Back in 1960, film star and dancer extraordinaire Gene Kelly, who was one of the first choreographers to bring the ‘American style’ to Europe, was invited to create an original work for the Paris Opera Ballet
Dancing the lead role of Aphrodite was French ballet master, Claude Bessy, who had worked with Kelly in Hollywood and encouraged him across the Atlantic. His jazzy, joyful Pas de Dieux was highly acclaimed at the time as ‘a breath of fresh air’ and this autumn, Scottish Ballet plans a return to stage and screen with Kelly’s ballet, giving it a new twist for its UK premiere.
In collaboration with Kelly’s widow Patricia Ward Kelly, Scottish Ballet’s CEO/Artistic Director Christopher Hampson and designer Lez Brotherston have lovingly revived the original ballet, renaming it Starstruck.
Patricia Ward Kelly said, “It took over two decades for me to find the right home for Gene’s ballet, but I am certain now that it is in the right place and in the right hands… Gene would be very proud.”
Set within the glamour of Paris in 1960, Starstruck recreates a world where jazz meets ballet, gods masquerade as mortals, and the stars align. The piece is accompanied by Gershwin’s Concerto in F, with extracts from Chopin.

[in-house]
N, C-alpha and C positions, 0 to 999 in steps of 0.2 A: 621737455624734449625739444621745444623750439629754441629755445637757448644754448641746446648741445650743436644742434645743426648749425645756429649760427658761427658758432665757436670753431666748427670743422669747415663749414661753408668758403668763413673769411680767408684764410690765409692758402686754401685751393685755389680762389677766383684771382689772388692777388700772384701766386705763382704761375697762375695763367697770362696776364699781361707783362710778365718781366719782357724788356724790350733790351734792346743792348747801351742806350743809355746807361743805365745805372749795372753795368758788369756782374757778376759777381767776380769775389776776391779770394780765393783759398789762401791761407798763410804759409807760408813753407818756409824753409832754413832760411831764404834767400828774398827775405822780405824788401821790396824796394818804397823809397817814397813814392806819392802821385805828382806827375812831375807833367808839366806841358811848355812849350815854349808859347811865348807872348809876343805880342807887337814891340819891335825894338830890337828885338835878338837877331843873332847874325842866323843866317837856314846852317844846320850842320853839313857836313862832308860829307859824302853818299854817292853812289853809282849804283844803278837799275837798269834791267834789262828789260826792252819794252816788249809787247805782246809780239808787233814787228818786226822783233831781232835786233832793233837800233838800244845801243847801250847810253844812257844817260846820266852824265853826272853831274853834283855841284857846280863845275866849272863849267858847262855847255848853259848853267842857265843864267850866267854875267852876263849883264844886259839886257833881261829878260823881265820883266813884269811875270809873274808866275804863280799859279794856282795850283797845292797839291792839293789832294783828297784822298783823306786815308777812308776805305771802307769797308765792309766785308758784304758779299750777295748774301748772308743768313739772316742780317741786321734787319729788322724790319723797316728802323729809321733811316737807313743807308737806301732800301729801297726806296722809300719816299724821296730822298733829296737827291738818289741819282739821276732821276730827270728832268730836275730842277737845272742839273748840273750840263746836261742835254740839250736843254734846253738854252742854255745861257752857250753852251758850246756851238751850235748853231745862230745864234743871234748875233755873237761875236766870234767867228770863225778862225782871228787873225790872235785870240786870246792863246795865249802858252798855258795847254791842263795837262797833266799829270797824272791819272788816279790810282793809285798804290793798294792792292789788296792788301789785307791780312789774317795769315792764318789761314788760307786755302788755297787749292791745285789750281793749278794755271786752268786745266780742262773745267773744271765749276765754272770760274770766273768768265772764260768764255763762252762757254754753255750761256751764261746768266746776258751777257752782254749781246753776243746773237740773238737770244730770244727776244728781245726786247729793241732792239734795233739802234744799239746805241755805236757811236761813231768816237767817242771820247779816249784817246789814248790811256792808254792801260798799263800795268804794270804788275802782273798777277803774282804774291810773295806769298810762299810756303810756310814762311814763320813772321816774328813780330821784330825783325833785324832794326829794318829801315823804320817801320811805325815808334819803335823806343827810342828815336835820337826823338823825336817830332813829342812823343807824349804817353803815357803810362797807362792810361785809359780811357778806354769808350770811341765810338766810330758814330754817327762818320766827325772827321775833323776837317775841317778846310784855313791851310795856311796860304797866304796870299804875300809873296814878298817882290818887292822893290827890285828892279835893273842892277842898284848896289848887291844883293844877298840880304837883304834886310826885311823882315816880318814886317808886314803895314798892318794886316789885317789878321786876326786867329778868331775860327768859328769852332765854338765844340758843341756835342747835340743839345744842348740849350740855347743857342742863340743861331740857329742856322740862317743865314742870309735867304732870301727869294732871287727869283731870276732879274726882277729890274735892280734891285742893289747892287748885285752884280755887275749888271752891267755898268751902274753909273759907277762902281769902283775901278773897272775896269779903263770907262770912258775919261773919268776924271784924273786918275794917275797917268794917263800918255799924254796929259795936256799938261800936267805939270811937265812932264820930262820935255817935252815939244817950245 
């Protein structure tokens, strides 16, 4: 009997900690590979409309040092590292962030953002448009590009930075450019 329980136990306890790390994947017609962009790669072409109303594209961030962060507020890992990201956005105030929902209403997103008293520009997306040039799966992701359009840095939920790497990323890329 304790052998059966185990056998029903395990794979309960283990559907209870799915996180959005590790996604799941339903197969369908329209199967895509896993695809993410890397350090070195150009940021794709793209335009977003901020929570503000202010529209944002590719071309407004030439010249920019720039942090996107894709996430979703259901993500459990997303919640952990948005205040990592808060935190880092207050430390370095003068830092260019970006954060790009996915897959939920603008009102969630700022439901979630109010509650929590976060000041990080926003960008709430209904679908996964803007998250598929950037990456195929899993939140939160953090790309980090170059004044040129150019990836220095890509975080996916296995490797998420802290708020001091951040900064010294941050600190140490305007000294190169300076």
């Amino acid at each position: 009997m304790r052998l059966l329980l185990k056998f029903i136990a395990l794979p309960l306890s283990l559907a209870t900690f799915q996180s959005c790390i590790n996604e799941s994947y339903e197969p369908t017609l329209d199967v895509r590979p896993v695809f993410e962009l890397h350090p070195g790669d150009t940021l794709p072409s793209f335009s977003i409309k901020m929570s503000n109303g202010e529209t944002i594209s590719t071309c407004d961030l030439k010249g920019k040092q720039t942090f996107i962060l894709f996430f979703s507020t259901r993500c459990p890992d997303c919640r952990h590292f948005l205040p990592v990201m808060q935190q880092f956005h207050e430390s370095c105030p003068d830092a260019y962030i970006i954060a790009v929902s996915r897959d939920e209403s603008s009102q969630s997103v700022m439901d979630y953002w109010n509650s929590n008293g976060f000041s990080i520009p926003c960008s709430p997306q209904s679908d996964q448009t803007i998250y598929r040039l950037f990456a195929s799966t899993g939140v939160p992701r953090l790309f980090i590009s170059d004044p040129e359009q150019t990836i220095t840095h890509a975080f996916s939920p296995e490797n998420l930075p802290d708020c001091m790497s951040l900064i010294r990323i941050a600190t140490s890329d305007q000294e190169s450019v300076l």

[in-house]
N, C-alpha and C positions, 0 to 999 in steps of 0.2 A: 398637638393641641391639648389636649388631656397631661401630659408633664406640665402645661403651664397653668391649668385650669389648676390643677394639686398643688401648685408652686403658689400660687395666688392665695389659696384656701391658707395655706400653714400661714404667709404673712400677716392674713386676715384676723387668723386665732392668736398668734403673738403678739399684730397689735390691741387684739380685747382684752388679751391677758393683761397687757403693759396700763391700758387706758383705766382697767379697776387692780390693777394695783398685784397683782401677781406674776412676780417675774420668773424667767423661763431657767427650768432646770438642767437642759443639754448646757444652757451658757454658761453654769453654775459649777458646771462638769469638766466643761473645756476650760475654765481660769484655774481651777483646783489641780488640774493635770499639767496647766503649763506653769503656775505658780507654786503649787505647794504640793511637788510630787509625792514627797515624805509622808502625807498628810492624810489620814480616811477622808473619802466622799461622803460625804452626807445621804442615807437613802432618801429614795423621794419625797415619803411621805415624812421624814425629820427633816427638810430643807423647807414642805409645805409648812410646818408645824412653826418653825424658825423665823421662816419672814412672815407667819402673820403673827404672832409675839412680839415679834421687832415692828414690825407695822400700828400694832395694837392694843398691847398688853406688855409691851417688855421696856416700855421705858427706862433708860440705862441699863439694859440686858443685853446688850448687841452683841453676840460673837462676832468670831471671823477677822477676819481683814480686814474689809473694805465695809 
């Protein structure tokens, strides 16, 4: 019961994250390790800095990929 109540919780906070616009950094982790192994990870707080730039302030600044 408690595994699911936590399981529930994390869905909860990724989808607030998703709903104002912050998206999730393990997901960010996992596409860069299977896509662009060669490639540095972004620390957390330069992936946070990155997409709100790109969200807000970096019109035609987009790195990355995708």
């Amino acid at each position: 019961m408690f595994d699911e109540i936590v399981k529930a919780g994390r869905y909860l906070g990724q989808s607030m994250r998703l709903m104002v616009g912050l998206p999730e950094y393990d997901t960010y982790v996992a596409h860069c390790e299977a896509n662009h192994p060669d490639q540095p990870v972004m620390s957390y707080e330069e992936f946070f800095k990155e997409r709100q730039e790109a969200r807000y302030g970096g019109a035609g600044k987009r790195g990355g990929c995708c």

Starstruck should mark Scottish Ballet’s long-awaited return to the stage, with an autumn tour of Scotland planned, subject to venues being able to reopen to significant capacity. The production is also being created as a new feature-length film, with tickets available to the public later this year.
The news of this new film comes hot on the heels of Scottish Ballet winning the prestigious ‘Best Dance Film’ at the National Dance Awards for its first feature film The Secret Theatre at Sunday’s awards. The Secret Theatre was released in December 2020 and watched by 55,000 people over three days.
Alongside the announcement of Starstruck, Scottish Ballet has launched a ‘Fit for the Gods’ Costume Appeal, asking the public to help bring the ballet to life. Donations will support the creation of nearly 100 stunning new costumes, reimagined by Tony and Olivier award-winning Designer Lez Brotherston. The glorious sixties Parisian designs will add lustre to Kelly’s energetic choreography, and the mischievous adventures of Aphrodite and Eros. After a year and a half without box office income, this public support is vital to help the company return to touring.
Lez Brotherston, designer of Starstruck, said, “It’s a simple story that we aim to tell in a sophisticated way. I hope it will be a great event to get people back into the theatre and remind them of the fun of being there.”